Legal dispute threatens Iraq's chances at 2020 Olympics
BAGHDAD - Day after day, Iraqi weightlifter Safaa Rashed Aljumaili hits a worn-down Baghdad gym to train for the 2020 Olympics. But despite all his grit, politics could keep him from competing.
The single air conditioning unit in the dilapidated facility is out of service, leaving Aljumaili to pump dumbbells and loaded bars with little relief from the crushing 45-degree heat of the Iraqi summer.
The gym's walls look like they could crumble at any moment -- much like the athlete's hopes.
"We don't know what to do anymore. I have to participate in six qualifier tournaments to get to Tokyo, but I've already missed two because of the problems in sport in this country," says the 29-year-old.
These "problems" are a spiralling dispute between the Iraqi Olympic Committee and the country's Ministry of Youth and Sports, a power struggle that has left aspiring Olympians without the necessary funds to train properly.
Iraq has competed in the Olympics since 1948, winning a single silver medal in the 1960 Games for weightlifting.
Under ex-dictator Saddam Hussein, the country's Olympic Committee was headed by his eldest son Uday, whose reputation for violence included the alleged torture of Iraqi footballers whom he deemed to have under-performed.
When the US-led invasion toppled Saddam in 2003, all government bodies -- including the committee -- were dissolved in favour of the coalition-run administration.
Going for gold?
Today's dispute stems from this moment.
Iraq's Ministry of Youth and Sport claims the committee's status was never re-established after 2003, so its finances should be managed by the ministry.
"We requested a commission take control of the Olympic Committee's finances until a new law can regulate its legal status," the ministry's legal expert Mohammed Hadi says.
Since February, that commission has been in control of the $25 million allocated to the Committee in the 2019 budget.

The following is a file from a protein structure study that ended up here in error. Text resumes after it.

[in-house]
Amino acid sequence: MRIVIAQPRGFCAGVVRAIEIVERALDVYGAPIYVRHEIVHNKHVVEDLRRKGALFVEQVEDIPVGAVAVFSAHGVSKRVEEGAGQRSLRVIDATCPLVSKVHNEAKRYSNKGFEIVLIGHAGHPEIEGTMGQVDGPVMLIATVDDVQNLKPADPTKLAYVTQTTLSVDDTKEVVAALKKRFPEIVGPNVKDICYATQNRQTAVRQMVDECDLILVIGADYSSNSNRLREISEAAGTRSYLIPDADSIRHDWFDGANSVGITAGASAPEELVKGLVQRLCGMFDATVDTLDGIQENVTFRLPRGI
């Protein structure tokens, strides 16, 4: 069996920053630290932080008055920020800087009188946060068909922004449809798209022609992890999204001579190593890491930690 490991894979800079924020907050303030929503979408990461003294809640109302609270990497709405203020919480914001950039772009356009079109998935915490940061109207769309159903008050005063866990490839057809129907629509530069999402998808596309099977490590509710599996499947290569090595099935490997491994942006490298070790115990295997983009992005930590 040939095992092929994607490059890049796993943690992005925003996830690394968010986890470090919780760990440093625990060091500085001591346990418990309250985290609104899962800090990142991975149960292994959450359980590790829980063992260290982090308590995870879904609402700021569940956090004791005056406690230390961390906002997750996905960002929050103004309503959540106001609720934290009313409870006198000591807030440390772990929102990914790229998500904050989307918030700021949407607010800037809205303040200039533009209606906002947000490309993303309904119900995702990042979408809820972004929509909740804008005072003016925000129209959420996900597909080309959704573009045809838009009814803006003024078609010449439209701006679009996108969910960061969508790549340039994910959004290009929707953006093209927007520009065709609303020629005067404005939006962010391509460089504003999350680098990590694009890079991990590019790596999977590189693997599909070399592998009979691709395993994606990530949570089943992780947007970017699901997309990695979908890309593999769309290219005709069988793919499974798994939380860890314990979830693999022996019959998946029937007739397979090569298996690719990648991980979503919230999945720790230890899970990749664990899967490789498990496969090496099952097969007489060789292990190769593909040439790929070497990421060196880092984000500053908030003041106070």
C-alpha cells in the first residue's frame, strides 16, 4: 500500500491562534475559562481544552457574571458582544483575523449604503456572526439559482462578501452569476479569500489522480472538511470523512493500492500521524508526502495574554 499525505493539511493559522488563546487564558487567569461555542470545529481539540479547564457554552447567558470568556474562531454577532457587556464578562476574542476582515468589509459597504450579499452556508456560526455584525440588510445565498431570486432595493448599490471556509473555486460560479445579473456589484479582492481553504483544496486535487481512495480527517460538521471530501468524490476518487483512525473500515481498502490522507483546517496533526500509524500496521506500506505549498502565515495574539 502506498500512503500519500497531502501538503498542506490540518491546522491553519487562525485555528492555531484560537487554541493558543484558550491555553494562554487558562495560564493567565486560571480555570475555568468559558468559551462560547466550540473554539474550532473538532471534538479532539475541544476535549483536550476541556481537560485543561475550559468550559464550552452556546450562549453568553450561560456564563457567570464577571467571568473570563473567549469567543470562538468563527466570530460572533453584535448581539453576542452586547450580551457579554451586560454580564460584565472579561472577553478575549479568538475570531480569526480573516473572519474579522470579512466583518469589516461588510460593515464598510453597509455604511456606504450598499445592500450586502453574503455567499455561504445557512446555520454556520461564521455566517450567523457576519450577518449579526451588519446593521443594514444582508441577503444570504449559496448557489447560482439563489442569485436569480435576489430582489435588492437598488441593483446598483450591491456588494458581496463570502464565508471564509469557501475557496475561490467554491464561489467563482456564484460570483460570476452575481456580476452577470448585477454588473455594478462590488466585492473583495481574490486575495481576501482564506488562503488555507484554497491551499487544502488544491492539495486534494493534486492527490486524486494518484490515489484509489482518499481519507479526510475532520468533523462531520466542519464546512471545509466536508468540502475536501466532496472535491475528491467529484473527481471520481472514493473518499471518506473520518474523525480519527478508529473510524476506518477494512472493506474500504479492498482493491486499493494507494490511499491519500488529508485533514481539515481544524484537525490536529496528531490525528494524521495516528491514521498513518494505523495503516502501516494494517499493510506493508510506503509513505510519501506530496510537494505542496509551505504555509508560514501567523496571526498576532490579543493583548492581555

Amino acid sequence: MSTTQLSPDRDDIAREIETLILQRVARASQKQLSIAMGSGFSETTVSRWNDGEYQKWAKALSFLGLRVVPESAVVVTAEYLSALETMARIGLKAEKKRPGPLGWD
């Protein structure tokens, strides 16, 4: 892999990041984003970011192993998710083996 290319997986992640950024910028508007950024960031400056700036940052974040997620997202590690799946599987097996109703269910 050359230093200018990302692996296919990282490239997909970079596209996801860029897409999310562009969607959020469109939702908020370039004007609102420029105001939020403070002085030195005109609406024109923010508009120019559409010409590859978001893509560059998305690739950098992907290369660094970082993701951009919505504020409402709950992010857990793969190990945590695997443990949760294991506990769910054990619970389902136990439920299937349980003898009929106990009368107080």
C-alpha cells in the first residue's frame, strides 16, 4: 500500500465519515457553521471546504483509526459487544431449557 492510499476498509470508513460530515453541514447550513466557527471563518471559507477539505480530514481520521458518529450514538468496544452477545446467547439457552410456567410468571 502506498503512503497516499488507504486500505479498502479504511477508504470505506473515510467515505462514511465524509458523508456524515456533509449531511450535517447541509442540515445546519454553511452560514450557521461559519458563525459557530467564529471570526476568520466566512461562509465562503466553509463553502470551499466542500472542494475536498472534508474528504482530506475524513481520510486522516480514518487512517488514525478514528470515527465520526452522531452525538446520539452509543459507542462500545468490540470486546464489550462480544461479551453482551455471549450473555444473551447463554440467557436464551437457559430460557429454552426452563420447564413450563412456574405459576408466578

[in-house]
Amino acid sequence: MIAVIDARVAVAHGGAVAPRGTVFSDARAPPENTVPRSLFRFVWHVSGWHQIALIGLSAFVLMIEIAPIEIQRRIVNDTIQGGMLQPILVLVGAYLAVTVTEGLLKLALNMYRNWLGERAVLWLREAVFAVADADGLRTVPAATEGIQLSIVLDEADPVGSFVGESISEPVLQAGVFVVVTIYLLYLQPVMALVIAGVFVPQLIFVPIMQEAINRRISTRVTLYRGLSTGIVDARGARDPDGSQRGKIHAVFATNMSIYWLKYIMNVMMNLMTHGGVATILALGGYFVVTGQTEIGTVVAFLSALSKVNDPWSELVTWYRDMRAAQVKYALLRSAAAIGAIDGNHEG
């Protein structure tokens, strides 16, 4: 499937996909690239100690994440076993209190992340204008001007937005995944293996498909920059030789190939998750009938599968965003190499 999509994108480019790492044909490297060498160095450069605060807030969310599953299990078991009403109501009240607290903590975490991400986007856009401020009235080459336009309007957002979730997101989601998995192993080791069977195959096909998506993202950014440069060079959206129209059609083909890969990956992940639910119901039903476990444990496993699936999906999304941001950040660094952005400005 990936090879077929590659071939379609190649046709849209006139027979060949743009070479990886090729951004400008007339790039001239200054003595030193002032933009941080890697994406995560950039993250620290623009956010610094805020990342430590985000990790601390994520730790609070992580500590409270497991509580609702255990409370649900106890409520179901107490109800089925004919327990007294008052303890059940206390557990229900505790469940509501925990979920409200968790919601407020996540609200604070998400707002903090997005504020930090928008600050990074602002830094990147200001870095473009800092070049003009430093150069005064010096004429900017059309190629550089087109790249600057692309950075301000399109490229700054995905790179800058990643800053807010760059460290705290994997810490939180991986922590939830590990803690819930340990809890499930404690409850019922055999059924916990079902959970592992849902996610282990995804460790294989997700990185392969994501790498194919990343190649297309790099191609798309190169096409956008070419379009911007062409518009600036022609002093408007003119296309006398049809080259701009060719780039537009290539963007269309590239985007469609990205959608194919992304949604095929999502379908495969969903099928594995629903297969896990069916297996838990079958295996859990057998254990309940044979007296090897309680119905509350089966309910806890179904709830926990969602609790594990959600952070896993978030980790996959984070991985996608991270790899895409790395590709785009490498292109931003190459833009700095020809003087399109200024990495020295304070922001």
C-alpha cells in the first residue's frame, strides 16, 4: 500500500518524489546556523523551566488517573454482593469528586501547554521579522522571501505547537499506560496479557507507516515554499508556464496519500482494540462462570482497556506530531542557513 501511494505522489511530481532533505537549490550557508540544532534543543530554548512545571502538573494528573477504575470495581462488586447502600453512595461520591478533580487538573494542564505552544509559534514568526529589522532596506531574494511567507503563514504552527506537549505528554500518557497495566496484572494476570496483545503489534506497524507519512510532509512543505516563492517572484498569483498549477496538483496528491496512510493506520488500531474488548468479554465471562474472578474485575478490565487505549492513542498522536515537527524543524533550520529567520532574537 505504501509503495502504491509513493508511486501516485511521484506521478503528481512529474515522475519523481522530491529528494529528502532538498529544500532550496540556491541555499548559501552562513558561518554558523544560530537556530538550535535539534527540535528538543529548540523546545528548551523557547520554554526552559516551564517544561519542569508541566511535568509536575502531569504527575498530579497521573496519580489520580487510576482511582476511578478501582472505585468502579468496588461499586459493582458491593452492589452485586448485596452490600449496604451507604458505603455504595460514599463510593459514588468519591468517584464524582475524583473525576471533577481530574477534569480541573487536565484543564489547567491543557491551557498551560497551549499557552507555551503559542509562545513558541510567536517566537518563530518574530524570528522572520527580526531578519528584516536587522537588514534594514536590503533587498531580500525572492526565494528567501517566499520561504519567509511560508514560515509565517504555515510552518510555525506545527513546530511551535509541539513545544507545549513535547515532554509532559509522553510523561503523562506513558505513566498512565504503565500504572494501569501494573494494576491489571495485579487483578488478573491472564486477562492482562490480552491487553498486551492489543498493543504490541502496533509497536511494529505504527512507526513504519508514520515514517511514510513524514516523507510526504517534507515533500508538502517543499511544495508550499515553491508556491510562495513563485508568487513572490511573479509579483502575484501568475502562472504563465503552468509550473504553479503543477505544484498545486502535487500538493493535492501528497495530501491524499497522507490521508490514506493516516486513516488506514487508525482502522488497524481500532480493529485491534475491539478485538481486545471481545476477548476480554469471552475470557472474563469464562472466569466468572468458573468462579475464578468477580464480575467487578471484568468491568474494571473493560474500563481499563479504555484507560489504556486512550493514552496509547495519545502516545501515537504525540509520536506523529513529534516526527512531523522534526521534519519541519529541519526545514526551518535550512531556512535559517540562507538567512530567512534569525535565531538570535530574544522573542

But the Olympic Committee points to its management of Iraqi teams at several Games since 2003 and the regular membership elections it has held -- without objection by the ministry.
For the athletes, the legal limbo has already cut off the monthly stipends they rely on to prepare for competitions.
"You need money to train, go to training camps abroad and qualify for the games," says Aljumaili, who draws from his meagre $400 salary to survive.
Dressed in his blue gi, judo athlete Ahmad Daoud runs laps around a sparse room to train for the 2020 Games, as Baghdad lacks a dojo specifically for the Olympics.
The 23-year-old athlete earns just $700 a month from the Al-Jaish Judo Club after losing the $400 stipend he received from the Olympic Committee.
With his revenues slashed, Daoud says it looks increasingly unlikely he'll be able to afford the six training sessions abroad he had planned attend before the 2020 Games.
"We don't know if we can continue training," he says.
"Everything depends on money, and we haven't received a thing because of this dispute, whose victims are the athletes themselves," says Daoud.
'Where's the money?'
Committee Treasurer Sarmad Abdulilah says the ministerial commission is already overstepping its bounds.
"The government's monitoring of the Olympic Committee's expenditures is normal, but the ministry's monitoring of the athletic federations' work is unacceptable," he says.
Those federations, indeed, are fuming.
They have already accused the ministry of embezzlement, an all-too-common refrain in the world's 12th most corrupt country, according to Transparency International.
Mustafa Saleh, head of the Iraqi Weightlifting Federation, says the ministry promised his athletes huge sums after the 2018 Asia Championships in Jakarta.
"It pledged endowments of $25,000 to Safaa Aljumaili and $17,000 to Salwan Jassem Abboud, who snagged a silver medal for heavyweights, plus the same amount for the federation," says Saleh.
"We never received anything. Where's the money?"
And the timing, just a year before the Games get underway, couldn't be worse.
"As time goes by, our chances of getting to Tokyo -- and of getting any medals in the next Olympic games -- are gradually slipping away," says Saleh.